Falling behind on your mortgage is a terrible situation to be in, but even if a foreclosure sale date is fast approaching, it doesn't necessarily mean that all is lost. You may still be able to stop foreclosure, possibly even permanently.
Depending on your situation, a loan modification, adjournment, emergency motion, or bankruptcy could help you avoid losing your home to foreclosure. Here's how each works:
1. Loan Modification
Applying for a loan modification can stop a foreclosure sale when the application for it is submitted to the mortgage servicer at least 37 days before the sale date. When a bank pursues foreclosure while a loan mod application is under review, that's called dual-tracking, a practice that is prohibited by the Consumer Financial Protection Bureau's mortgage servicing rules.
Sometimes there's difficulty in getting a mortgage servicer to accept the loan mod application as complete and cancel a sale date, even when it's submitted more than 37 days before the sale date. Servicers have been known to point to the slightest error in the Request for Mortgage Assistance to say it's not complete. And if the application isn't complete, then it's not dual-tracking when they foreclose. This has been called the “complete” application scam.
So, if you want to take advantage of the protections applying for a loan modification affords you, you really have to have make sure the RMA is perfect and submitted with time to spare. It's worth it if you want to keep your home because getting a permanent loan modification means you stay out of foreclosure for as long as you keep making payments. It's even possible to get the amount of principal you owe reduced and a cheaper monthly payment.
2. Talk to the Sheriff
The options available to you when you're behind on your mortgage differ by state. Some states have a nonjudicial foreclosure process, and others have a judicial process. In several judicial foreclosure states, the Sheriff's department administers the actual auction and/or sale of foreclosed properties.
There is a chance of having your sale date postponed by contacting the Sheriff's Department directly. For example, homeowners in New Jersey can exercise two statutory rights to adjourn a sheriff's sale for any reason for 14 days each time.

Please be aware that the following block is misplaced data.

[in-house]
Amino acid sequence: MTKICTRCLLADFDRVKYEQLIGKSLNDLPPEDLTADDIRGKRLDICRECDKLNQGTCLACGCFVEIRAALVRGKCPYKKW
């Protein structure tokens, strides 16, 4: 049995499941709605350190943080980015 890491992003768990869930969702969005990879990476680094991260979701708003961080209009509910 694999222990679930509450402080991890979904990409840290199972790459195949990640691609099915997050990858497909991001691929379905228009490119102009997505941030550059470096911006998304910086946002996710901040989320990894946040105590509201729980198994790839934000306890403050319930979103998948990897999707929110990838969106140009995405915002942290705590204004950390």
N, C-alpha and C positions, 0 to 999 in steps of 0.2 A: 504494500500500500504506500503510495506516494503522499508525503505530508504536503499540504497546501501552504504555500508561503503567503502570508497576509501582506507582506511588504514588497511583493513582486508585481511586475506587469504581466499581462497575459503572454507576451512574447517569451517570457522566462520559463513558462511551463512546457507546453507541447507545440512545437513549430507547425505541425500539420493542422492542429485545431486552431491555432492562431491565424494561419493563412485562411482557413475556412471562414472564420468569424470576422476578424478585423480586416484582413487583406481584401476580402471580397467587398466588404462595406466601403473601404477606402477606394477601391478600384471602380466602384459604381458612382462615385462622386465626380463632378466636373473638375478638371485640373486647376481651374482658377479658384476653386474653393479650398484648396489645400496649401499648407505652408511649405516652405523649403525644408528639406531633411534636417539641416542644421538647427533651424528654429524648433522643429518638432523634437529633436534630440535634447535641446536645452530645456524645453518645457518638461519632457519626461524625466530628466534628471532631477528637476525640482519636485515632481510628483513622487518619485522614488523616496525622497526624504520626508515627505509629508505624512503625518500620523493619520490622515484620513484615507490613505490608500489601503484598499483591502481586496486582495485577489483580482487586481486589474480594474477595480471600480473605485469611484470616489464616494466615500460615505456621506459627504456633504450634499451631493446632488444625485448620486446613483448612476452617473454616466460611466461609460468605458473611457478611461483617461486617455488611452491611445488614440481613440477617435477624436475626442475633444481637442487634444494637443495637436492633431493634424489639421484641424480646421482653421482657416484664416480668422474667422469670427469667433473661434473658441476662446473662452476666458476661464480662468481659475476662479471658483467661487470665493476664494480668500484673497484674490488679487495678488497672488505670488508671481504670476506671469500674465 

To use your statutory rights to adjourn a sheriff's sale in New Jersey, all you have to do is go to the sheriff's office and pay a small fee, and the sale will be postponed for 14 days. Again this can be done twice, for a total of 28 days, and for any reason. This is a great right that homeowners in other states don't have. But when the 14 or 28 days are up, the sale will be back on, so it's best to use that time wisely to work toward a permanent solution.
3. Emergent Motion to Stay Sale
If there's a good reason that a foreclosure sale should not go through, such as a loan modification being under review, it's possible to request that the sale be stopped by filing an emergency motion to stay the sale with the court. We've seen cases where the bank accepted a loan modification application, but never followed up with the courts to cancel the sale. In cases like that, an emergency motion is the way to stop the sale from going through.
Emergency motions are heard by a judge, and depending on the facts presented, it is up to the judge's discretion whether or not to grant the motion and postpone the foreclosure sale.
Filing for bankruptcy temporarily stops foreclosure activity, including the sale of a home, even when it's scheduled to happen in the immediate future.
There are two types of bankruptcy an individual can file, Chapter 7 and Chapter 13. Chapter 13 involves restructuring your debt, and Chapter 7 is a liquidation of your assets and discharge of debts.
You can get some of the benefits of bankruptcy without actually having to file with a suggestion of bankruptcy, which involves telling the courts about your intention to file and then not following through with it. It's both legal and ethical to use this strategy, and it could buy you some much-needed time. This should only be attempted under the guidance of a bankruptcy attorney.
Keep in mind that just because bankruptcy can stop foreclosure doesn't mean it's the right option to do it. For many homeowners, bankruptcy is the last resort for their mortgage problems and used only when no other options are available, for others it's the best way to manage all of the debt. Speak with a bankruptcy attorney to determine if you are a good candidate for bankruptcy.
Postponing a Foreclosure Sale Isn't a Permanent Solution
There may be ways to avoid losing your home to foreclosure even when it seems like a lost cause. Sometimes you need a short term solution, like an adjournment of the sale date, to stop the immediate sale of your home to buy you enough time to pursue a long-term solution, like a loan mod or short sale, or to allow you to secure a new residence and relocate.
If you're behind on your mortgage, you should seriously consider speaking with someone like a foreclosure defense attorney because there are strategies only an attorney can apply and there are options that you may not discover in a simple Google search. It's better to act sooner rather than later because the choices available to you and chances for a favorable outcome decrease the longer you wait to take action.
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